Abstract Engineer     Dysmantle

Abstract Engineer


Dysmantle took me by surprise. I picked up the game after my tonsillectomy surgery because I wanted a game I could get lost in and distract myself from the pain while recovering. The game says you’re in for a long adventure and I didn’t think much of it. Since then, I have put in a ton of hours to complete this game. I love this survival, action-adventure video game.


Dysmantle is a post-apocalyptic open-world action RPG where you can break down almost every object you encounter.

After emerging from your shelter after many years, you find yourself in a world inhabited by nasty and vile creatures. There are no other humans to be seen, and nature has reclaimed its place.

Your goal is to find a way to escape the wretched island, but in the meantime, you can enjoy the bittersweet apocalypse.

Dysmantle is a game for players who enjoy exploring, crafting, and fighting. It is a unique and challenging post-apocalyptic experience that will keep you entertained for hours.


I like the isometric perspective in Dysmantle. It gives the game a dungeon-crawl vibe with combat to match. It feels like you are playing a Diablo game with basic combat controls and it works fairly well most of the time. Sometimes I appreciate simplicity and that is what you get here.

I did have a couple of issues. The first issue is visibility. In most isometric games, the wall, ceiling, or whatever else that gets in the way of your character’s view will disappear or become transparent. This does not happen in Dysmantle which can make combat and navigation troublesome.

The second issue is the lock-on mechanic. I could not figure out the logic behind lock-on. The lock-on occurs automatically sometimes and may or may not target what you are going after. Once locked on, it can be hard to disengage. Sometimes lock-ons work better than other times. I just couldn’t figure it out.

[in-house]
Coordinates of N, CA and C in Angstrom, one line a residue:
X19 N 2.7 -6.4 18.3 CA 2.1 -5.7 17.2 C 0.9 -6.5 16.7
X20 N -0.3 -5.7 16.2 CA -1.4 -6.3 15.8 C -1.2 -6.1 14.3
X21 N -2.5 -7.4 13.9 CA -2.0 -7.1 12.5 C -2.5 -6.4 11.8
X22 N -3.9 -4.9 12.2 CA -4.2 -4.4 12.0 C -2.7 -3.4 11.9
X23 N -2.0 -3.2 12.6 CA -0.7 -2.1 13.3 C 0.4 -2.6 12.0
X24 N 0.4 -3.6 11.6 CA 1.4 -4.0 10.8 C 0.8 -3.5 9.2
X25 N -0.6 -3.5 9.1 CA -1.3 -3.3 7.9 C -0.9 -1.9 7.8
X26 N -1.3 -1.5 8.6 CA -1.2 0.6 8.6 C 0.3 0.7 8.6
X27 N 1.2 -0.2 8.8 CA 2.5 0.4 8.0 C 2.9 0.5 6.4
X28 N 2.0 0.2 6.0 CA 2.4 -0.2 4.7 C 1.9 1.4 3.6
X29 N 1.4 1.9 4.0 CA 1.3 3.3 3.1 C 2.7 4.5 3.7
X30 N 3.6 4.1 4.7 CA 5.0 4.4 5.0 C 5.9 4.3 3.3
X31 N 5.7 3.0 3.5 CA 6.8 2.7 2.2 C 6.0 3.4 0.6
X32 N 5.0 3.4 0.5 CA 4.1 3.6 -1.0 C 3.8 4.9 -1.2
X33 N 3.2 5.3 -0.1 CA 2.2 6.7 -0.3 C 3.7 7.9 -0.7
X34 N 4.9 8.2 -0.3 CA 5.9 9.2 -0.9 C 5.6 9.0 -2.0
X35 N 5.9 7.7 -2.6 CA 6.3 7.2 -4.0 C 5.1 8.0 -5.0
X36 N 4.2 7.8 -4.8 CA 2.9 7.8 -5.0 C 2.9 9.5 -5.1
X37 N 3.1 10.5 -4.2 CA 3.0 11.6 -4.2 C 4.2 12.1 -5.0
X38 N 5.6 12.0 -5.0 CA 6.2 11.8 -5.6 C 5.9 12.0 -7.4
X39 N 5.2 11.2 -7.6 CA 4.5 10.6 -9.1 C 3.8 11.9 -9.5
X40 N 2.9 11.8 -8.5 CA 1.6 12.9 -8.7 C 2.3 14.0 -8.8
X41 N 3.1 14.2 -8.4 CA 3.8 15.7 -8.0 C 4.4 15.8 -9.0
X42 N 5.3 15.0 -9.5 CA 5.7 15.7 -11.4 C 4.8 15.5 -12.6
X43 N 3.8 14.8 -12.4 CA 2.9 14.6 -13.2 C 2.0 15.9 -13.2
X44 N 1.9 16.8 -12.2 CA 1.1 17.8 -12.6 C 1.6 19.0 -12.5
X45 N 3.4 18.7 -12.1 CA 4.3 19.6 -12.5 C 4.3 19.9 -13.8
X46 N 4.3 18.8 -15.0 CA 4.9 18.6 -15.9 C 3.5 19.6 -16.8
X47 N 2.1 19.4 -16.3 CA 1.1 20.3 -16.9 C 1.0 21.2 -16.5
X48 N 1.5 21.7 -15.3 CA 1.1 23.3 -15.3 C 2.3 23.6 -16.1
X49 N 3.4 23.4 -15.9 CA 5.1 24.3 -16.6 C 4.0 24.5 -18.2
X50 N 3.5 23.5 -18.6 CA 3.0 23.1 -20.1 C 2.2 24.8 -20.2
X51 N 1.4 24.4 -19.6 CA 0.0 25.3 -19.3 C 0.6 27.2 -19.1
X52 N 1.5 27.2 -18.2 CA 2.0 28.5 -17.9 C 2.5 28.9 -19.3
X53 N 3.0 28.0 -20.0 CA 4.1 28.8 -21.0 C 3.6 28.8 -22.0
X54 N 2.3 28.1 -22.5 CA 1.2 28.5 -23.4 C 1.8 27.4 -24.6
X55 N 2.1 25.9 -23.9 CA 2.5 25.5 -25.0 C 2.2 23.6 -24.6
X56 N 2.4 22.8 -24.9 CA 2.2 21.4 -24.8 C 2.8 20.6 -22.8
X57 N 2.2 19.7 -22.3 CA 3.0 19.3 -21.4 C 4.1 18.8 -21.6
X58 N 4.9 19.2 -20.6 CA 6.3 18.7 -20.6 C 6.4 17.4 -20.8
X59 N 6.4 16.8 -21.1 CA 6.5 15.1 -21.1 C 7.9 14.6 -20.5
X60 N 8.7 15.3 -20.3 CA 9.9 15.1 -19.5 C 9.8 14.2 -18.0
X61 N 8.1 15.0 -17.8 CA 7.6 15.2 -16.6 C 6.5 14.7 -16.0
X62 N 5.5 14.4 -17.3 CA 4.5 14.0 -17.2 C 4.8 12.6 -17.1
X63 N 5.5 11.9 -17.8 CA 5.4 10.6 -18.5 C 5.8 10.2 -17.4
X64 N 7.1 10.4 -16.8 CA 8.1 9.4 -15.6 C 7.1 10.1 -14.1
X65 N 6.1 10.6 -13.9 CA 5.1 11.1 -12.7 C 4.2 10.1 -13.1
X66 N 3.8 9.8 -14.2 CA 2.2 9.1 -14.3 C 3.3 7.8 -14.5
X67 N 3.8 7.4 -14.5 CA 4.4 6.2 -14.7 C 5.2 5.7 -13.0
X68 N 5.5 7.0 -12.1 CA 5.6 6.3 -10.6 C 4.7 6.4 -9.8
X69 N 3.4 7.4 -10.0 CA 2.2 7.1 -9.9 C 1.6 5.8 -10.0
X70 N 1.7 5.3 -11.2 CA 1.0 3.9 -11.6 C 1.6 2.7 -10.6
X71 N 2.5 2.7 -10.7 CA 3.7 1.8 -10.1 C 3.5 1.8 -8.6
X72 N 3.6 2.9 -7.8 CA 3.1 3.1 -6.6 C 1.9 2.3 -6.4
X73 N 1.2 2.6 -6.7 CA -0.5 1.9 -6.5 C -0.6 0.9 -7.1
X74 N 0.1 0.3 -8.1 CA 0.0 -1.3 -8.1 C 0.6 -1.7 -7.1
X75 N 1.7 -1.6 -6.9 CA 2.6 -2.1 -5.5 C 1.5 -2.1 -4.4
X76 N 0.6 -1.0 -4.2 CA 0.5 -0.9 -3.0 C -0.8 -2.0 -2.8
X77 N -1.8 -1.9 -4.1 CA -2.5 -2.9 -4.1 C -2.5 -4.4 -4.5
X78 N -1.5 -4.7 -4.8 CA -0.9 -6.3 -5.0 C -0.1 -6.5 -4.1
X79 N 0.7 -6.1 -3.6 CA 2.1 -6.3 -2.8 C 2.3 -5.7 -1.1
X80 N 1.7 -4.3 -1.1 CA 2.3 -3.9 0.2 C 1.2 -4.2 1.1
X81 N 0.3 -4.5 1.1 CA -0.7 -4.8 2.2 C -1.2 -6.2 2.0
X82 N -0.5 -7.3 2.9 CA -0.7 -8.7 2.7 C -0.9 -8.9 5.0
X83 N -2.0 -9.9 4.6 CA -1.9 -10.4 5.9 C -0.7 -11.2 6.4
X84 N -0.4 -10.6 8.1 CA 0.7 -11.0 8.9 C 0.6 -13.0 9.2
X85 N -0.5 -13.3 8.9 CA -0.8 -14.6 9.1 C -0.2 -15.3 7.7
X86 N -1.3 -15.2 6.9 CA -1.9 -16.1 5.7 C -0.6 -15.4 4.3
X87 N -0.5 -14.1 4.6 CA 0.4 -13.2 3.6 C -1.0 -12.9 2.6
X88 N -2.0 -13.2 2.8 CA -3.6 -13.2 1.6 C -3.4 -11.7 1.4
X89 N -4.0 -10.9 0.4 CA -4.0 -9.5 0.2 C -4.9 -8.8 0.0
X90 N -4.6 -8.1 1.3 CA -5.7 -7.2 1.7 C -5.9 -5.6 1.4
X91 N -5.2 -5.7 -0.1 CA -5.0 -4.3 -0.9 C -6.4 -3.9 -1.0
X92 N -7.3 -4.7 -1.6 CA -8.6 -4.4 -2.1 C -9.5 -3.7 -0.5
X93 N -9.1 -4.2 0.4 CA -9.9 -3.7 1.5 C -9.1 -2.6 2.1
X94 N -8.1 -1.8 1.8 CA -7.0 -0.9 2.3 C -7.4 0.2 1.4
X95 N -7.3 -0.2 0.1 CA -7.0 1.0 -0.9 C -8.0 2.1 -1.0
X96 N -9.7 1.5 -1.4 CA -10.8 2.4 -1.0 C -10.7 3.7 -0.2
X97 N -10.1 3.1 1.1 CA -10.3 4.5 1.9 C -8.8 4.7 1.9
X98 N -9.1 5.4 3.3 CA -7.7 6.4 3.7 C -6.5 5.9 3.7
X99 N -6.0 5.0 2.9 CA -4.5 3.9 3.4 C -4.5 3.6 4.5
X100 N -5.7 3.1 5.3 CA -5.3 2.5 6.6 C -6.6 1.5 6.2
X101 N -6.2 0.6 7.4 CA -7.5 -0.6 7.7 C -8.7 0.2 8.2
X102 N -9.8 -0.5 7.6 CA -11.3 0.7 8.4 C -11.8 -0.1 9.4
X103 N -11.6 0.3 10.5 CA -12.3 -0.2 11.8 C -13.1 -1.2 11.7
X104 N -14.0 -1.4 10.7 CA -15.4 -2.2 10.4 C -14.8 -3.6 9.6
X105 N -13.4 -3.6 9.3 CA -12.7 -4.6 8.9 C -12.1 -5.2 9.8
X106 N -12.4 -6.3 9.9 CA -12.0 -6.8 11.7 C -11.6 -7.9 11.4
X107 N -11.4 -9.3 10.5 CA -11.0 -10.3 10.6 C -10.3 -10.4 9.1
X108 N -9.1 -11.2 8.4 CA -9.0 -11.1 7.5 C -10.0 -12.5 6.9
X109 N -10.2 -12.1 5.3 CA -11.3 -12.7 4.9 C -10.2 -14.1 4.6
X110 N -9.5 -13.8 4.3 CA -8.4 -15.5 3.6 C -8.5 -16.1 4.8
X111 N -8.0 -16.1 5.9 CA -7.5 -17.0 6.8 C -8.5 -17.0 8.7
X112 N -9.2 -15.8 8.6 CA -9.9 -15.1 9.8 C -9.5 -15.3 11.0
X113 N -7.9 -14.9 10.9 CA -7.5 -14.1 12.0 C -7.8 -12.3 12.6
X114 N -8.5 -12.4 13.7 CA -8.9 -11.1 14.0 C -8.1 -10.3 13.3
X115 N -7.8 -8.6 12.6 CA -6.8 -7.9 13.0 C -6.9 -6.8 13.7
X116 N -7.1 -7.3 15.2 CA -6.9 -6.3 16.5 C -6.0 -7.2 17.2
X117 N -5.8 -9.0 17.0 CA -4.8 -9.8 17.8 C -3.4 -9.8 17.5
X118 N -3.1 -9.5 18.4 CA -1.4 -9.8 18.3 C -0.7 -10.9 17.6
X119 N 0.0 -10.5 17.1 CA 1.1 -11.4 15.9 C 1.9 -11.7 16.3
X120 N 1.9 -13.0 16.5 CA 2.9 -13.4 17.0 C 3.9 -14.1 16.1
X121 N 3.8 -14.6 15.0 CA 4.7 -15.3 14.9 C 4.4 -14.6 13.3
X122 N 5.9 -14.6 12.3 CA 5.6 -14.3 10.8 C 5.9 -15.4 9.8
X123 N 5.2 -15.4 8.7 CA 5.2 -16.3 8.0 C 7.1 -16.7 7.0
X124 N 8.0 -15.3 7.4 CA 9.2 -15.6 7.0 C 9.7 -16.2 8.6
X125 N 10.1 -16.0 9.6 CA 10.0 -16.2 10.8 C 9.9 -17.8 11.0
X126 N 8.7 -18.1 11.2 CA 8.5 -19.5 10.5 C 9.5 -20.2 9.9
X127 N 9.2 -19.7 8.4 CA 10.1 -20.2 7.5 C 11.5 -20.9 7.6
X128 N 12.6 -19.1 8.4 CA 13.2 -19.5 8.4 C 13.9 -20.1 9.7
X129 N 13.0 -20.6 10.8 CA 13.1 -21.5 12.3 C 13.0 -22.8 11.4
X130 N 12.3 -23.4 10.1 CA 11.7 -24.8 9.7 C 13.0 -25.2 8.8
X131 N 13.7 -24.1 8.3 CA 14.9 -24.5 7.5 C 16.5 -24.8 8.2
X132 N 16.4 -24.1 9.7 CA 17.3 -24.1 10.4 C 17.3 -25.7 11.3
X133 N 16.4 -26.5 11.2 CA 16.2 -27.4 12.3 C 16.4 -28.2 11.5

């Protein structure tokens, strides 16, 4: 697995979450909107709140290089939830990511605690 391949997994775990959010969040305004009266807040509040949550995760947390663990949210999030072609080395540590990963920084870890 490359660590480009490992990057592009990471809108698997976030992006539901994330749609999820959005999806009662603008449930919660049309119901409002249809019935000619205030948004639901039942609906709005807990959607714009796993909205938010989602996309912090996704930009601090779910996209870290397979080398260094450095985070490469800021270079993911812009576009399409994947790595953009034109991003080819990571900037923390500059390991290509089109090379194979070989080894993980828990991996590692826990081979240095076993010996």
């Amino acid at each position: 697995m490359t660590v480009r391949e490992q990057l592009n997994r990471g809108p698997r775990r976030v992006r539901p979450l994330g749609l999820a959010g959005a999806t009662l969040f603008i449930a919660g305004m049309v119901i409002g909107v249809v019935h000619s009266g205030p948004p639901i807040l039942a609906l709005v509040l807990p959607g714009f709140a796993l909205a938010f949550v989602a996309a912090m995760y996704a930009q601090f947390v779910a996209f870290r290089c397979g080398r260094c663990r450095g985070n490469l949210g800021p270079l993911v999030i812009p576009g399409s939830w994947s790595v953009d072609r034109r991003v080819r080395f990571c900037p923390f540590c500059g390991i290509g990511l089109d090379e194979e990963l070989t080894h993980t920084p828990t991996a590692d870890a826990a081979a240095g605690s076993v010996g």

Something bad has happened and you appear to be the sole survivor. However, you are accompanied by several different types of monsters that want to eat your bones. This is post-apocalyptic so you need to find supplies and craft items.

“This is an automated recording sent from K23, the Crown Station.

You’ll hear this quote quite often. There are tape recordings spread throughout the map and this call sign plays at the end of every recording. The Crown Station appears to have quite a bit of insight into what happened. It’s up to you to make sense of it all.

The story plays out through these tape recordings along with environmental clues. The story kept me engaged and intrigued throughout the entire playthrough.


Dysmantle is a survival video game. Gathering supplies, crafting, and building are all staples found in survival video games. However, the video game does a great job of finding a balance between the time spent on surviving and surviving.

You don’t have to worry about food or water. However, there are recipes for dishes that you can cook to improve your character. These are helpful when enemies become more difficult as you progress.

You’ll need to spend some time collecting supplies but it’s quite fun. You can destroy just about anything for supplies and destroying stuff doesn’t take long. You’ll get some handy tools later in the game to speed up the process.


Dysmantle got me through a tonsillectomy. I needed a game to get lost in and keep myself distracted. I tried Dysmantle on a whim and fell in love with it rather quickly.

The problem that I have with most survival games is that they are too open and too long. Dysmantle is the perfect blend of open, survival, crafting, storytelling, and gameplay. I’d call the video game a survival-lite and for good reason.

The combat is not the best and there are some minor issues. However, they are not big enough to negatively impact my experience with my playthrough.

I love Dysmantle. I hope the developers consider making a second video game in the series.

Winter in Dysmantle

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